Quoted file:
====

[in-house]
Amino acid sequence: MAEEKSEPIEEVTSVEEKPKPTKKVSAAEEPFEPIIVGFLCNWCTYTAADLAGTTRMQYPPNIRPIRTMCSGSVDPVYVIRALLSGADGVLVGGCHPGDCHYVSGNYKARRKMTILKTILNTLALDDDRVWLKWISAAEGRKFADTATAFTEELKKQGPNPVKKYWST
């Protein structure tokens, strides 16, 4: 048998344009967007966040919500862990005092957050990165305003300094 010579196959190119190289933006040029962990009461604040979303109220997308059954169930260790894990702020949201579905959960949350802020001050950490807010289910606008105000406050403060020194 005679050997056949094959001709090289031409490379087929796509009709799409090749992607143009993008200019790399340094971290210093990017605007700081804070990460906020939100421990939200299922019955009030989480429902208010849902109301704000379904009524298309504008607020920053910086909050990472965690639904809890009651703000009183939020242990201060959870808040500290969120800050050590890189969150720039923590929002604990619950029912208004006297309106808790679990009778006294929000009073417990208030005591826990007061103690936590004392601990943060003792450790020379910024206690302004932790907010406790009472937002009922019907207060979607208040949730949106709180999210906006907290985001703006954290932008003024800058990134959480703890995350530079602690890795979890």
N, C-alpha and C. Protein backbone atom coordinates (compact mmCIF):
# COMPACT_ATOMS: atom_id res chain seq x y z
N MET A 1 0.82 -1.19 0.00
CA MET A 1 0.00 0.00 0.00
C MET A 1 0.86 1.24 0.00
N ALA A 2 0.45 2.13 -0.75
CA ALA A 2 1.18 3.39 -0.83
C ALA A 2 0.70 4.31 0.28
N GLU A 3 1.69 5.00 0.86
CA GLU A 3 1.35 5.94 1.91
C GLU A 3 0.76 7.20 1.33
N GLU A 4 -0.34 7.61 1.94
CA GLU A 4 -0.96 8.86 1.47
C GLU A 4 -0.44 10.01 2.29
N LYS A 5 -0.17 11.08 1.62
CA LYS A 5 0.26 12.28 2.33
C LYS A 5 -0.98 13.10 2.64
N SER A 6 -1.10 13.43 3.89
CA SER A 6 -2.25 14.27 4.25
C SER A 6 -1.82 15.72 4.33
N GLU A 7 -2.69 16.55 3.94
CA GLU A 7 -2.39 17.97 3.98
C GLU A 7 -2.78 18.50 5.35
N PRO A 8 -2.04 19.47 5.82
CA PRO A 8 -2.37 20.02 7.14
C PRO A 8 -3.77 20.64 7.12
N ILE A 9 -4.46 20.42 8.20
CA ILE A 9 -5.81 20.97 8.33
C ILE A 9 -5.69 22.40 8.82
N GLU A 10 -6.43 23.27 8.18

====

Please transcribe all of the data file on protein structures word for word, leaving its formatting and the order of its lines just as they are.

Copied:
[in-house]
Amino acid sequence: MAEEKSEPIEEVTSVEEKPKPTKKVSAAEEPFEPIIVGFLCNWCTYTAADLAGTTRMQYPPNIRPIRTMCSGSVDPVYVIRALLSGADGVLVGGCHPGDCHYVSGNYKARRKMTILKTILNTLALDDDRVWLKWISAAEGRKFADTATAFTEELKKQGPNPVKKYWST
């Protein structure tokens, strides 16, 4: 048998344009967007966040919500862990005092957050990165305003300094 010579196959190119190289933006040029962990009461604040979303109220997308059954169930260790894990702020949201579905959960949350802020001050950490807010289910606008105000406050403060020194 005679050997056949094959001709090289031409490379087929796509009709799409090749992607143009993008200019790399340094971290210093990017605007700081804070990460906020939100421990939200299922019955009030989480429902208010849902109301704000379904009524298309504008607020920053910086909050990472965690639904809890009651703000009183939020242990201060959870808040500290969120800050050590890189969150720039923590929002604990619950029912208004006297309106808790679990009778006294929000009073417990208030005591826990007061103690936590004392601990943060003792450790020379910024206690302004932790907010406790009472937002009922019907207060979607208040949730949106709180999210906006907290985001703006954290932008003024800058990134959480703890995350530079602690890795979890």
N, C-alpha and C. Protein backbone atom coordinates (compact mmCIF):
# COMPACT_ATOMS: atom_id res chain seq x y z
N MET A 1 0.82 -1.19 0.00
CA MET A 1 0.00 0.00 0.00
C MET A 1 0.86 1.24 0.00
N ALA A 2 0.45 2.13 -0.75
CA ALA A 2 1.18 3.39 -0.83
C ALA A 2 0.70 4.31 0.28
N GLU A 3 1.69 5.00 0.86
CA GLU A 3 1.35 5.94 1.91
C GLU A 3 0.76 7.20 1.33
N GLU A 4 -0.34 7.61 1.94
CA GLU A 4 -0.96 8.86 1.47
C GLU A 4 -0.44 10.01 2.29
N LYS A 5 -0.17 11.08 1.62
CA LYS A 5 0.26 12.28 2.33
C LYS A 5 -0.98 13.10 2.64
N SER A 6 -1.10 13.43 3.89
CA SER A 6 -2.25 14.27 4.25
C SER A 6 -1.82 15.72 4.33
N GLU A 7 -2.69 16.55 3.94
CA GLU A 7 -2.39 17.97 3.98
C GLU A 7 -2.78 18.50 5.35
N PRO A 8 -2.04 19.47 5.82
CA PRO A 8 -2.37 20.02 7.14
C PRO A 8 -3.77 20.64 7.12
N ILE A 9 -4.46 20.42 8.20
CA ILE A 9 -5.81 20.97 8.33
C ILE A 9 -5.69 22.40 8.82
N GLU A 10 -6.43 23.27 8.18